Obviously, as many people as you have coming to see your work, you always wish there were more. That said, I feel like I have been able to get through to people simply by virtue of where I show work. I have chosen to shy away from showing in mainstream, "typical" gallery settings, instead opting for DIY or underground spaces, festivals and conferences, self-mounted exhibitions, and the Internet. These tend to draw in people who wouldn't ordinarily see themselves or be seen as part of the "art world,” and as a result they get access to my work when they probably wouldn't have in a more traditional setting.
- You harness code and art for conscience-raising. What came first? the controversy? the art? the code?
I don't necessarily go out looking for controversial things to make work about — I make work about things that I think are important topics and issues in society, all of which fundamentally explore the question of why we view people who aren't like us in the ways we do. That thought has been pervasive throughout everything I have done in my life, even when I was working in television. Now, as an artist, for me it's always about what I'm saying with the work first, before it is about any technology. That said, I do think technology, in particular the massive amounts of data we are leaving behind us all the time, has a unique ability to tell us things about our behavior that we can't see just by human observation of our day-to-day activity. It also has the ability to simulate or generate experiences so that we can put ourselves in other people's shoes in a way that may not have been as easy before we had access to it. I think it's really more of a symbiotic relationship than anything else.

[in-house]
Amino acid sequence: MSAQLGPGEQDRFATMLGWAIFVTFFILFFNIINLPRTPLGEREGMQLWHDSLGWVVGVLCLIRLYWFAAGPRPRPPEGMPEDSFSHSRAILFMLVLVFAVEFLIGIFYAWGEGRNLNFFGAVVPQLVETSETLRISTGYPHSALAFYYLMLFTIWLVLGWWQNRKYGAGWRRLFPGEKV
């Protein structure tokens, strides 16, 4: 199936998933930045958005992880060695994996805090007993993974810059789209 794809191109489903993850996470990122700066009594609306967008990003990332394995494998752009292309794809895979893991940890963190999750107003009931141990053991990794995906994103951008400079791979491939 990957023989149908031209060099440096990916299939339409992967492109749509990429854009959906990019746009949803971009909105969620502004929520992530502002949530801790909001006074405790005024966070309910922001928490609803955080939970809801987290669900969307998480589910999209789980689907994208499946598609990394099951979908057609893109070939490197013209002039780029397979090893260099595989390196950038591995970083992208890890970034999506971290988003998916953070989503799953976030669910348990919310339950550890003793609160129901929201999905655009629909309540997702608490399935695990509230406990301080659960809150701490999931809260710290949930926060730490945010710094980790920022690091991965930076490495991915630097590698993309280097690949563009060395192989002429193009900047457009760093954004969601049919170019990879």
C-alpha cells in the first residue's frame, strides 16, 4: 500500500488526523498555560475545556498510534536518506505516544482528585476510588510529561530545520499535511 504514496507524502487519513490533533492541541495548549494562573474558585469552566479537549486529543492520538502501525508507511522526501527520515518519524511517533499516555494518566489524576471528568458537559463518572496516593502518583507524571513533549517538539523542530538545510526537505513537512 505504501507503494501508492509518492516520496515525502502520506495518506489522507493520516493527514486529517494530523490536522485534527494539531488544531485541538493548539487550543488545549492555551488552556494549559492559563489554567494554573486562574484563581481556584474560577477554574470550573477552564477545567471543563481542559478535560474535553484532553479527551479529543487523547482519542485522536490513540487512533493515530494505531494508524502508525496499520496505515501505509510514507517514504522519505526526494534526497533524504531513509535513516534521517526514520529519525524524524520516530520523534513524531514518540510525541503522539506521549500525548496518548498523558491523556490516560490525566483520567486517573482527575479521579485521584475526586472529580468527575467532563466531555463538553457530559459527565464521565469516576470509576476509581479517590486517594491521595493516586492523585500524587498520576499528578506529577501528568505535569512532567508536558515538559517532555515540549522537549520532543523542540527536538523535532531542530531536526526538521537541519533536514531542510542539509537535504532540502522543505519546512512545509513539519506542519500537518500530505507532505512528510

- Is being a provocateur about creating teaching moments?
I've always said that if my work can make people think twice about the way they see or behave around other people, then I will have been successful. So, yes — my goal is always to broaden my audience's perspective and make them consider points of view that may not have occurred to them beforehand.
- How do you find time for your other accomplishments, curating shows, making videos and, of course, teaching college students?